Henryson provides a prologue to his tales that echoes the Horatian dictum about delight and instruction. In general, the fables themselves are lively tales in a colloquial style, featuring anthropomorphic beasts wandering into error. Some of the errors are more blatantly human than others, but all are corrected in the moralitas, which often have a more formal level of diction than do the tales. The relationship between fable and moral is not always what the modern reader expects; sometimes the highbrow stiffness of the moral does not do full justice to the human (or bestial) complexity of the tale. The key word in the preceding sentence is “bestial,” for clearly the animals of the stories, like Eurydice and Cresseid, represent aspects of human beings’ appetitive nature.
An example of the gap between fable and moralitas may be taken from the first fable, “The Cock and the Jasp,” in which a rooster, scrounging in a dunghill for food, comes upon a precious stone. Realizing that he, a cock, can have no use for a jewel, he casts it aside and continues the search for food. Now, to the reader, the rooster seems to have made a wise choice. Is it not better to attend to basic needs, like that for food, and ignore the useless material items? The moralitas, however, turns this perception inside out. Based on biblical tradition, the jewel is glossed as wisdom; suddenly, the cock can be seen as foolishly preferring dungy food to the intangible riches of knowledge. Henryson’s intention, it would seem, is to shock the reader into recognizing his own similarity to the foolish cock.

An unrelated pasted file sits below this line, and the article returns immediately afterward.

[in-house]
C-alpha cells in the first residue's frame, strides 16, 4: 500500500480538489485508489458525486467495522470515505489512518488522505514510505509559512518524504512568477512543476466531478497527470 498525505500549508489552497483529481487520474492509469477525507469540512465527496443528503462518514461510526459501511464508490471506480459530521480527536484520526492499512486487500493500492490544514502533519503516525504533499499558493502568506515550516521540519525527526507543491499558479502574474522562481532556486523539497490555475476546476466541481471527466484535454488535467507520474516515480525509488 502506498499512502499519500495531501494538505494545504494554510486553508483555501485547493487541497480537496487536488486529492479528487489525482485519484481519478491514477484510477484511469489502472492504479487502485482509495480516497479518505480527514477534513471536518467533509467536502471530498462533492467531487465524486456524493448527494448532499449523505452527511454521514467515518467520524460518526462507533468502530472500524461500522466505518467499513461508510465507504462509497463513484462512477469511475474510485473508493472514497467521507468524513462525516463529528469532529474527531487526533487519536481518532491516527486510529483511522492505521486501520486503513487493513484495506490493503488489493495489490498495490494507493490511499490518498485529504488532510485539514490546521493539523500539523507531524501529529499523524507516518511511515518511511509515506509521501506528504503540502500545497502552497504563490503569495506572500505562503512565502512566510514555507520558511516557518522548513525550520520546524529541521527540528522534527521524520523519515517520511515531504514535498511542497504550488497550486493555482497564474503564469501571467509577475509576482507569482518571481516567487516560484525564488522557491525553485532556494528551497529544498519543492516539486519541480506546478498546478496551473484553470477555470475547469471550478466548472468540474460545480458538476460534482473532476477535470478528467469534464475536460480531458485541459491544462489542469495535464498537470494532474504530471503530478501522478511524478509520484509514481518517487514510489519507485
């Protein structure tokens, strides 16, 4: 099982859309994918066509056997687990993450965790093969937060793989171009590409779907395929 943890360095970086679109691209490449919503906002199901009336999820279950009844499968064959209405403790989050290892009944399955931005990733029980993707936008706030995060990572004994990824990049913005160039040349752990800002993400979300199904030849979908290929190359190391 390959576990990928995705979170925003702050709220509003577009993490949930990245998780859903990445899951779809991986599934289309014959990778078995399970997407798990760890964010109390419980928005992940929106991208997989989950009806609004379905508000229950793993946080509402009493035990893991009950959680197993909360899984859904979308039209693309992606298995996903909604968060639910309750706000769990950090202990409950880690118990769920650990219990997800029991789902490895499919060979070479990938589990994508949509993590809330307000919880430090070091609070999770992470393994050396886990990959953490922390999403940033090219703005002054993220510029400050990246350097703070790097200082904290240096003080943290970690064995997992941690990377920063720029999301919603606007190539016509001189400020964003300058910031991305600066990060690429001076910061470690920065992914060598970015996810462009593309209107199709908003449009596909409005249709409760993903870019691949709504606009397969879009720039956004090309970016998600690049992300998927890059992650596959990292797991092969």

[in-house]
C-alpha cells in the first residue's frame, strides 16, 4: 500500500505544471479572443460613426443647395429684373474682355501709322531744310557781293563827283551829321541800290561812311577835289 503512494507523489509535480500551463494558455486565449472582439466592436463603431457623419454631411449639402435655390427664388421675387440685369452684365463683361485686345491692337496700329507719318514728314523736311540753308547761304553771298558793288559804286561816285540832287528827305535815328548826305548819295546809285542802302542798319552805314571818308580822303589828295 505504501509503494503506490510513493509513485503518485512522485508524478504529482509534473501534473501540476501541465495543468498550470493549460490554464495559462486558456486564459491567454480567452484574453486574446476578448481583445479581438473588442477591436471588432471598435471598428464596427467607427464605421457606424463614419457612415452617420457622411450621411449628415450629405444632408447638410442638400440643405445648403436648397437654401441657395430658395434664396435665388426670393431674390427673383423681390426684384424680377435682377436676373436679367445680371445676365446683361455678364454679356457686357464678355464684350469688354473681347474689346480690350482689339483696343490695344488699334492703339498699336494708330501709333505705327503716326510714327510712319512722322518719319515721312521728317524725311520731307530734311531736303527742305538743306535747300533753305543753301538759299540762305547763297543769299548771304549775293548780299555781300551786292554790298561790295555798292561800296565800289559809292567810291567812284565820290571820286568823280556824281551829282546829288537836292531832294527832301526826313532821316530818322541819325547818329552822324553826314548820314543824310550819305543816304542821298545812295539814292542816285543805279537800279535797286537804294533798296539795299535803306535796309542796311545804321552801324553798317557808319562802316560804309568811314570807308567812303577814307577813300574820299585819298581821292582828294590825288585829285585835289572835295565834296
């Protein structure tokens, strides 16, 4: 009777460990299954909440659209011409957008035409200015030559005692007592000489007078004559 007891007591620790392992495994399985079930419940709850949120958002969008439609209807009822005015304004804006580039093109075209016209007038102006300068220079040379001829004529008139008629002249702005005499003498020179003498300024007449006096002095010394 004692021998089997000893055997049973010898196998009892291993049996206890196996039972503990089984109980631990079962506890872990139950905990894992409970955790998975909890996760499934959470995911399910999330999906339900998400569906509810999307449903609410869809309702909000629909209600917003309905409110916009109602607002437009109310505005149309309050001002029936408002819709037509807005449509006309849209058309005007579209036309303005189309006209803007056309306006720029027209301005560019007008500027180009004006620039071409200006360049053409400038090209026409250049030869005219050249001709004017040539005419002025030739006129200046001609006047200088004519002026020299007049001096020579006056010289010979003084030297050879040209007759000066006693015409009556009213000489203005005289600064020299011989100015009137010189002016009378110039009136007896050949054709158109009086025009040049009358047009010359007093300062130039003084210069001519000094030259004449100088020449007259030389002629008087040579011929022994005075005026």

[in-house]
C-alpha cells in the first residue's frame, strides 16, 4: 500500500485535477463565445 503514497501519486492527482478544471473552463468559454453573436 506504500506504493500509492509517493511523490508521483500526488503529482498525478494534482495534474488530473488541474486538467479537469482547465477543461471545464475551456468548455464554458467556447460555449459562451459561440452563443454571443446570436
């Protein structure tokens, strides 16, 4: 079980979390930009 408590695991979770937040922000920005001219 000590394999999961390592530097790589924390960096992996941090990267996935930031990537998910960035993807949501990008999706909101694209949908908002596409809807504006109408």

The fables, then, are explicitly didactic, and they work by creating a gap between the formal “correct” view of a situation and the partial human/animal view. The tidy structure of “The Cock and the Jasp” is not, however, precisely paralleled by all the other fables. In fact, as the sequence progresses, the fables themselves become harsher and bleaker, and the morals less pleasant. In the first seven, only blatantly evil characters are punished; in the latter six, however, the innocent begin to suffer. For example, in “The Wolf and the Lamb,” the twelfth fable, a pathetic lamb argues for its life but, without any hope of justice, is killed and eaten. The moralitas compares the lamb to “the pure pepill” and the wolf to “fals extortioners and oppresouris” and warns powerful men not to be like the wolf. A moral universe divides fable 12 from fable 1; Henryson has moved from questions of personal governance, as in “The Cock and the Jasp,” to address his fears about the contemporary political situation.
The thirteenth and final fable has a religious dimension; here a greedy mouse and a predatory paddock (toad) end up in a life-or-death water fight, and both are killed by a passing bird of prey. The mouse is allegorized by Henryson as man’s soul, the paddock as man’s body, and the whole tale as a parable for the difficulty of reconciling the two. Man is warned that unless he can reconcile body and soul he may become the victim of external predators. Henryson does not, however, offer a plan for effecting such a reconciliation. Although the early fables often surprise the reader, they do offer moral advice. The later fables, much darker, offer cautionary tales without explicit directions about how to avoid pitfalls oneself.
The Testament of Cresseid
By far Henryson’s best-known work,...
(The entire section is 2617 words.)